DEACON KING KONG presents a fascinating and WILDLY different picture of people living in and around a city’s housing project than the one we see portrayed in the media. Award-winning author James McBride uses one isolated event to reveal the web of individuals, interconnectedness and caring that lies beneath.
It’s September 1969 in Brooklyn, NY. A drunk man shoots a neighborhood drug dealer. Then McBride leaps into exploring all the different ways locals are affected. All the while brilliantly weaving in some truly big themes: the complexities of drug culture, child abuse, mafia exploitation, gender roles, importance of church community, how relationships change over time, and how we all come to understand ourselves better as we age.
Along the way, you will meet some interesting and distinctive characters, including:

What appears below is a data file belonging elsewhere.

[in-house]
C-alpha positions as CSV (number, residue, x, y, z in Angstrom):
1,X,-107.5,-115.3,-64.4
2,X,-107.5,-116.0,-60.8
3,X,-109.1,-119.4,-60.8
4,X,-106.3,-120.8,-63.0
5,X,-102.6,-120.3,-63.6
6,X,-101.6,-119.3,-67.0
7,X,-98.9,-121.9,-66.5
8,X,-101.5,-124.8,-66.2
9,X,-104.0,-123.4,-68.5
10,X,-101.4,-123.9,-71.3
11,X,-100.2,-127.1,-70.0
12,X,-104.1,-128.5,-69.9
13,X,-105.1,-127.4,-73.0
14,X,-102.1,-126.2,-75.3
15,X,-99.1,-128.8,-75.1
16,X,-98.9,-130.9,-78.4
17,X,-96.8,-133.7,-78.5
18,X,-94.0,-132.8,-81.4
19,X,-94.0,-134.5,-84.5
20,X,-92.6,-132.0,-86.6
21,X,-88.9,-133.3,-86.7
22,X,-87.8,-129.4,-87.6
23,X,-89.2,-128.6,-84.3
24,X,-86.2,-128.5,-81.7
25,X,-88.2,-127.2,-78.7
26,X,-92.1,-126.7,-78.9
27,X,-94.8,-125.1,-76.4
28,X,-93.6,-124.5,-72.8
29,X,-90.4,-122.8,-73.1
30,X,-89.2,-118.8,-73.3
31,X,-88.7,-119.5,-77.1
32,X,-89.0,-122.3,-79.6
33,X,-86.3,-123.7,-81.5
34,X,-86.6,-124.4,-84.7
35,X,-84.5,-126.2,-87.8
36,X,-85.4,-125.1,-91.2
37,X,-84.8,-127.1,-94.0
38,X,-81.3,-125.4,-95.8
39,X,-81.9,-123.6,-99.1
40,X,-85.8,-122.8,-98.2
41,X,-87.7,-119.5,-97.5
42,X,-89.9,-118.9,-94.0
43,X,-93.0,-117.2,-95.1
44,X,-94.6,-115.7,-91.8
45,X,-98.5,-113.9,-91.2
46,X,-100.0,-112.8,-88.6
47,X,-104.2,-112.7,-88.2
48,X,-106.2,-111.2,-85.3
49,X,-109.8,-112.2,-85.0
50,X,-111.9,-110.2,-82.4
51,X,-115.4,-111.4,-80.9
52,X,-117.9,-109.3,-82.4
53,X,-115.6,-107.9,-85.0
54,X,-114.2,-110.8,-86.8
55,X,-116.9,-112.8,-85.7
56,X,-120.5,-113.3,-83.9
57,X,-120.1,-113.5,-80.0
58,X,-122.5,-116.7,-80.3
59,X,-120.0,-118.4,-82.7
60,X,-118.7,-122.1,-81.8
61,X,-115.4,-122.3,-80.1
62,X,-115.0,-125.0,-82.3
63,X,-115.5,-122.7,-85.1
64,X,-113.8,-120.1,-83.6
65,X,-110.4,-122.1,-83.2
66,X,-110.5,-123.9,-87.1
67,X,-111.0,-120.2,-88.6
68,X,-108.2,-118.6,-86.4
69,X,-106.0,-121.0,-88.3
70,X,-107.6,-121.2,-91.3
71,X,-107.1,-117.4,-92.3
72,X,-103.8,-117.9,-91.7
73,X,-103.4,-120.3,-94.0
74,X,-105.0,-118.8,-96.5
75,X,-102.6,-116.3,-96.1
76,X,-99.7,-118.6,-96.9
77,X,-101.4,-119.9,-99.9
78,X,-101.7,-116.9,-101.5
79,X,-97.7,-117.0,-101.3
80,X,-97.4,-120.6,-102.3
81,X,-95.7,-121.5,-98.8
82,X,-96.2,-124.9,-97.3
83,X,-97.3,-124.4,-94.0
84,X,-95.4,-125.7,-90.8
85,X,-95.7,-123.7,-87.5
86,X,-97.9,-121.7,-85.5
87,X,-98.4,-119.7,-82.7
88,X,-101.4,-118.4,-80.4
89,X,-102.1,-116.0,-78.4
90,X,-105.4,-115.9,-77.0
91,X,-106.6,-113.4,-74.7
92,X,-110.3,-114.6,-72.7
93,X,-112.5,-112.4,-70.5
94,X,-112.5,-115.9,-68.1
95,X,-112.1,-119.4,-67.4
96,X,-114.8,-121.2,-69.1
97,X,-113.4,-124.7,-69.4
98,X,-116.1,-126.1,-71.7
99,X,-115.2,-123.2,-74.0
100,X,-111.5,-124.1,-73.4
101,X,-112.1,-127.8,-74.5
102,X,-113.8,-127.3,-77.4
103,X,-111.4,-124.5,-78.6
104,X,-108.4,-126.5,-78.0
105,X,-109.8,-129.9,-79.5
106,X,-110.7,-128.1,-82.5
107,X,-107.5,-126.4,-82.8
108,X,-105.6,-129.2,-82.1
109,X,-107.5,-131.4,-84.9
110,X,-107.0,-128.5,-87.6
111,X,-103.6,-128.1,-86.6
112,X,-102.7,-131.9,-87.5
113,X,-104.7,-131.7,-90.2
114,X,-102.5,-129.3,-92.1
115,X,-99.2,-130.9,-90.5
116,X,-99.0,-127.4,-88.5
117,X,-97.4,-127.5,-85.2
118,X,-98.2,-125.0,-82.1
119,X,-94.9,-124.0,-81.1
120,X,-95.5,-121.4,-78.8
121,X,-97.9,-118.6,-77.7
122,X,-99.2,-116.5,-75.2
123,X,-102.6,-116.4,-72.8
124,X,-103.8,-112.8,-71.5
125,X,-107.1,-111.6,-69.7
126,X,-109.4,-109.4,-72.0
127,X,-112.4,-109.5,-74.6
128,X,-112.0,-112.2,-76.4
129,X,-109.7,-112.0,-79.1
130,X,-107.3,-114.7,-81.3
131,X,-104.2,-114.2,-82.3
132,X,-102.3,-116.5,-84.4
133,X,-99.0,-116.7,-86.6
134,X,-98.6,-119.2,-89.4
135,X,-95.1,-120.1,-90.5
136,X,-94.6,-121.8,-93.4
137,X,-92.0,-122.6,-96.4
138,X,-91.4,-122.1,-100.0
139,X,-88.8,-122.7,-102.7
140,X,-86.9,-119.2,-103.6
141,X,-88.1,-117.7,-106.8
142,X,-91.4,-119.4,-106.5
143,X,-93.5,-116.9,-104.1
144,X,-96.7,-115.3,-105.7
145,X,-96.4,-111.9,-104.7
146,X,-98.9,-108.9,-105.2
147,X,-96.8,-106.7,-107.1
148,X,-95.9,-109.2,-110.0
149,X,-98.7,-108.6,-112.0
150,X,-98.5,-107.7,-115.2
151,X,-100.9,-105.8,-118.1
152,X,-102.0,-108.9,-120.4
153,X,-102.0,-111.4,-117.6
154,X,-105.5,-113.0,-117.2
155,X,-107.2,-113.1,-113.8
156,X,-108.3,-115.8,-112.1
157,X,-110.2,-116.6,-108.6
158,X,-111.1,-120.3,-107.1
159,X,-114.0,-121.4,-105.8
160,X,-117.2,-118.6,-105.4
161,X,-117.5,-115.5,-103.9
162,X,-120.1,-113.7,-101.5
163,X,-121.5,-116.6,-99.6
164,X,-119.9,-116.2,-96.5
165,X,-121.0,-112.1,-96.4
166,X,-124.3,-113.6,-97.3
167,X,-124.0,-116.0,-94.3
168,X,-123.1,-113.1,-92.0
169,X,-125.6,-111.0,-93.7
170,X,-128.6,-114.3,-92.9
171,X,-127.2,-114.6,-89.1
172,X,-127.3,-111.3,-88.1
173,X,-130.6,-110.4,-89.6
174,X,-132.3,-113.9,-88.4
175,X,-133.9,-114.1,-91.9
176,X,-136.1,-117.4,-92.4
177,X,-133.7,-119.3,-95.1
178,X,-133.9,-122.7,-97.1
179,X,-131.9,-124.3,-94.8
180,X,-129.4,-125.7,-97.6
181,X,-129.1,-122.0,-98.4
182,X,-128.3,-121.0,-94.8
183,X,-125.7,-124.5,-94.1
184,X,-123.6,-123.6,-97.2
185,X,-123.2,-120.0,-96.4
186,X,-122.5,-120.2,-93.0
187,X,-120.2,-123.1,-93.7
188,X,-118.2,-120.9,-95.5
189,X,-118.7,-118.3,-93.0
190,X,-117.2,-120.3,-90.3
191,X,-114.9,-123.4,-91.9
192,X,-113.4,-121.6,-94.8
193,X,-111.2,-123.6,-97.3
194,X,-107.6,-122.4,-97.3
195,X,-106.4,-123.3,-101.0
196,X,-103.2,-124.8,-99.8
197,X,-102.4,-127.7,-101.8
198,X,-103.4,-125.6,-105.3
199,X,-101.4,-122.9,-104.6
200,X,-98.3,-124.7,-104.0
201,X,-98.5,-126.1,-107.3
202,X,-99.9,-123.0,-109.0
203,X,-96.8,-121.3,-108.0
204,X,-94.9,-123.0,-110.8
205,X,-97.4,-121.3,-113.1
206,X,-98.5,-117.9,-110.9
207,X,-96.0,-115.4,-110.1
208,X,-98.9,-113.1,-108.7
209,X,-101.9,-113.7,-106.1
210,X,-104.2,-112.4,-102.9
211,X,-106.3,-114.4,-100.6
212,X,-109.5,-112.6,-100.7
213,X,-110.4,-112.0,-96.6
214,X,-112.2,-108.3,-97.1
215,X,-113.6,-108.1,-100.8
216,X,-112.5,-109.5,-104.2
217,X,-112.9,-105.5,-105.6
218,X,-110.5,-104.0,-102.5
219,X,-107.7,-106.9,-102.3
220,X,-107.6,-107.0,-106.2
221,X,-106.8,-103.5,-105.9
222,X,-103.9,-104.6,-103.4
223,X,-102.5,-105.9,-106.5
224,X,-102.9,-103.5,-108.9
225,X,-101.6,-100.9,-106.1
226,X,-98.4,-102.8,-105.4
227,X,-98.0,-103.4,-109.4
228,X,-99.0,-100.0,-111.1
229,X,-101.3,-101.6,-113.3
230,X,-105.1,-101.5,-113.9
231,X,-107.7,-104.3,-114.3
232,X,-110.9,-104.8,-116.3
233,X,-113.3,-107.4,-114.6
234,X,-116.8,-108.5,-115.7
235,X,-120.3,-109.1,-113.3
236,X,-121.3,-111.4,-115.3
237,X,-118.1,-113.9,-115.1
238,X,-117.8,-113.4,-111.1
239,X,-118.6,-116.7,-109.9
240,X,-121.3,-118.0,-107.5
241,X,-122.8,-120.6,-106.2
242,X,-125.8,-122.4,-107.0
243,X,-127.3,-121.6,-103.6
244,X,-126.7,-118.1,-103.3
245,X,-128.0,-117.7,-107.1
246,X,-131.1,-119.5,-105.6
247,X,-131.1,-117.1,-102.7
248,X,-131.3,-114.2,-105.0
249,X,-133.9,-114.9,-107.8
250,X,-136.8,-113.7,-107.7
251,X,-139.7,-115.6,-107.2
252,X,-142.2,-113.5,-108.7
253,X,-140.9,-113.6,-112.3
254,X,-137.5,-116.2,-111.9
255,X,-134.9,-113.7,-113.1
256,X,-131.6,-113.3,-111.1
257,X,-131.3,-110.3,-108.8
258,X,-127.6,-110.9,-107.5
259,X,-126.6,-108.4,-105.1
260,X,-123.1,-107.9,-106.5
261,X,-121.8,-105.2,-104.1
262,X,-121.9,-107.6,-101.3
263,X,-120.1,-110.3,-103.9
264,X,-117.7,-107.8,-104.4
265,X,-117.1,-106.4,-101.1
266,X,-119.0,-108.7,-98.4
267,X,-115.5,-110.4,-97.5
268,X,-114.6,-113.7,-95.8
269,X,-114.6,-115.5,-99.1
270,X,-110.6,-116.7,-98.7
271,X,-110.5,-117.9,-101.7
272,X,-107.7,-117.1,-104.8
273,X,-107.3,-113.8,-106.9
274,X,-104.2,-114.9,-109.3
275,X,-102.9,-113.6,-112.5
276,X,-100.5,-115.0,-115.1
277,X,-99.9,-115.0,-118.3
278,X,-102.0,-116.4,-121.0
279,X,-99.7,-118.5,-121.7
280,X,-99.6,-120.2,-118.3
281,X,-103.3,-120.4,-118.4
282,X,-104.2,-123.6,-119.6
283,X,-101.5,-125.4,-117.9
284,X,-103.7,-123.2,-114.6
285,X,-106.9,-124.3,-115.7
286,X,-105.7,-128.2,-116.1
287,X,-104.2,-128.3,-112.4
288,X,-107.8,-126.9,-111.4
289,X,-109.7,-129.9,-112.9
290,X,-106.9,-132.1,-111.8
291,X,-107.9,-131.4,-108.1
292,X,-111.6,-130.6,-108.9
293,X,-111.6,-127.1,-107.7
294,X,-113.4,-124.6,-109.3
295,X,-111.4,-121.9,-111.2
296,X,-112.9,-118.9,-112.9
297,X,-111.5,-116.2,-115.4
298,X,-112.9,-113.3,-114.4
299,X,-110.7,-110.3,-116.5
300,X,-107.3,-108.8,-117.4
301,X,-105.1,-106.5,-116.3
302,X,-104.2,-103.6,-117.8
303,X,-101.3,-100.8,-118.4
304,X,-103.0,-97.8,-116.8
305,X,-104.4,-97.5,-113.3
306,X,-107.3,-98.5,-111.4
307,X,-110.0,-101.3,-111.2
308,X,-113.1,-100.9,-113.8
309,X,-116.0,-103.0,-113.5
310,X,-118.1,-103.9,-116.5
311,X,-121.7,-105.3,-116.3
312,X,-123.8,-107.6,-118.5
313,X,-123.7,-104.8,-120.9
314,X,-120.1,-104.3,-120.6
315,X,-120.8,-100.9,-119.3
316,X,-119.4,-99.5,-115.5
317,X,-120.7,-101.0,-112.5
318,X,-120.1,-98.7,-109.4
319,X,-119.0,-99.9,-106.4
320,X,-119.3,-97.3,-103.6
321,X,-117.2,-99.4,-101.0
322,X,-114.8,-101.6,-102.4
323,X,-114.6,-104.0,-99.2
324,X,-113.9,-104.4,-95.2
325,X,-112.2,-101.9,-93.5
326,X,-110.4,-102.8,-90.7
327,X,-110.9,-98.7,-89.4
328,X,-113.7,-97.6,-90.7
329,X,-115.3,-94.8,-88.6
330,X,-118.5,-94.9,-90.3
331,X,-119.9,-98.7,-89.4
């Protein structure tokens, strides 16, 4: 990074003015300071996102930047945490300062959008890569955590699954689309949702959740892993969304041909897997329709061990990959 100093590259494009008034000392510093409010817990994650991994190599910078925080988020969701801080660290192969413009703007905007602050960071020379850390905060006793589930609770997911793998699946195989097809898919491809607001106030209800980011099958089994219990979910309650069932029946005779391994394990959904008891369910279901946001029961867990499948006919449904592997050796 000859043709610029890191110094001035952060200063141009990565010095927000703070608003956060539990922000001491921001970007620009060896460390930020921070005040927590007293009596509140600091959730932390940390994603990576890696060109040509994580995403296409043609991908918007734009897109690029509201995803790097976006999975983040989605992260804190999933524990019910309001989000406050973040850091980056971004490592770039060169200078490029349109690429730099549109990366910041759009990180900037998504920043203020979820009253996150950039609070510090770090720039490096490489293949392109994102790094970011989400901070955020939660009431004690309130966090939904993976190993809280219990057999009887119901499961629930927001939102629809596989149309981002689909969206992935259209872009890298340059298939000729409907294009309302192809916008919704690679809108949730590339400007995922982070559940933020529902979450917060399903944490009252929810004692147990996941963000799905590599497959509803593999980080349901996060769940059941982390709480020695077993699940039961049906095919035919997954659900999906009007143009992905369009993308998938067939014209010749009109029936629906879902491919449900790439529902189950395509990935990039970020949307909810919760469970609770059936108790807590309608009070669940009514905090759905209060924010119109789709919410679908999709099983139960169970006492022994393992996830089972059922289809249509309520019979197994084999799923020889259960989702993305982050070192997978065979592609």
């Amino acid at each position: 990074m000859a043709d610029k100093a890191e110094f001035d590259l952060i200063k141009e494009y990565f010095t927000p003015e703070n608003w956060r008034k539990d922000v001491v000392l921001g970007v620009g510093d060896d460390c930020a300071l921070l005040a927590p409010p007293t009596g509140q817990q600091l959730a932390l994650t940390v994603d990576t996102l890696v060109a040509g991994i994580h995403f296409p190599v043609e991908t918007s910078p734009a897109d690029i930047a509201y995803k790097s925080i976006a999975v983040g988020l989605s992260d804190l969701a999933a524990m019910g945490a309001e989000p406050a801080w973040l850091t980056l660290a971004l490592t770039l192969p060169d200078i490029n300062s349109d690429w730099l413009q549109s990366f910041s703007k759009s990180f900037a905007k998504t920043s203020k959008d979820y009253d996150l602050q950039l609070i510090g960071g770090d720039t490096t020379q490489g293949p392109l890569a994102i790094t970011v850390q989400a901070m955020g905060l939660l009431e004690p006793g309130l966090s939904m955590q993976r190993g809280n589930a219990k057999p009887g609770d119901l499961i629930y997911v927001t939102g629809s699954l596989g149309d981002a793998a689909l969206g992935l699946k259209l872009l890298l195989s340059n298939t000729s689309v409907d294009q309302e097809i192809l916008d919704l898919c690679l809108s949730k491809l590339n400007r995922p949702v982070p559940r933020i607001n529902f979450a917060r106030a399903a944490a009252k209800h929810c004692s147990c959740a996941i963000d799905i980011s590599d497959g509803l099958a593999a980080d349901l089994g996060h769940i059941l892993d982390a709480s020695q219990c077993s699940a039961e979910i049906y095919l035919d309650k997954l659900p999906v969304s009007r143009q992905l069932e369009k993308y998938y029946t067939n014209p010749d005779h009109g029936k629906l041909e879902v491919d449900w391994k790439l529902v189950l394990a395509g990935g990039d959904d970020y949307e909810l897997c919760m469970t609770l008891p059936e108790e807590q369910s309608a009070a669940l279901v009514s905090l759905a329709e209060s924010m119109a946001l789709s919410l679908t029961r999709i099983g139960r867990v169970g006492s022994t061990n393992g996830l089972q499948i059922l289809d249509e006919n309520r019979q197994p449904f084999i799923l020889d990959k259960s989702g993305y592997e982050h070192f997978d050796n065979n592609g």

• Deacon Cuffy Jasper “Sportcoat” Lambkin – a beloved sports coach and lifelong alcoholic
• Deems Clemens – a once aspiring baseball player
• Thomas Elefante – a man running a variety businesses, both legit and non-legit
• Hettie – the shooter’s dead wife
• Sgt. Potts – a demoted police officer, desperate to reach retirement.
• Bunch Moon – a ruthless drug lord
This is NOT a story about some hostile inner city environment: instead, it’s a story of neighborhood where African-Americans, Latinx, and Caucasians live and/or work together. In fact, we see that more limited financial resources may even encourage people to pay closer attention to one another’s lives, care more deeply about each other, and rely more on a commitment to faith. Like everyone else, they have big hopes and dreams for the future. And like everyone else, some are realized, some aren’t.
All the relationships McBride explores feel honest. They are both deep and nuanced. And the story feels a bit like a mystery where you don’t fully understand everything that happened until the very end. No wonder this is a New York Times bestseller and Oprah Book Club pick. I learned a lot. Highly recommended.
More about the author, James McBride.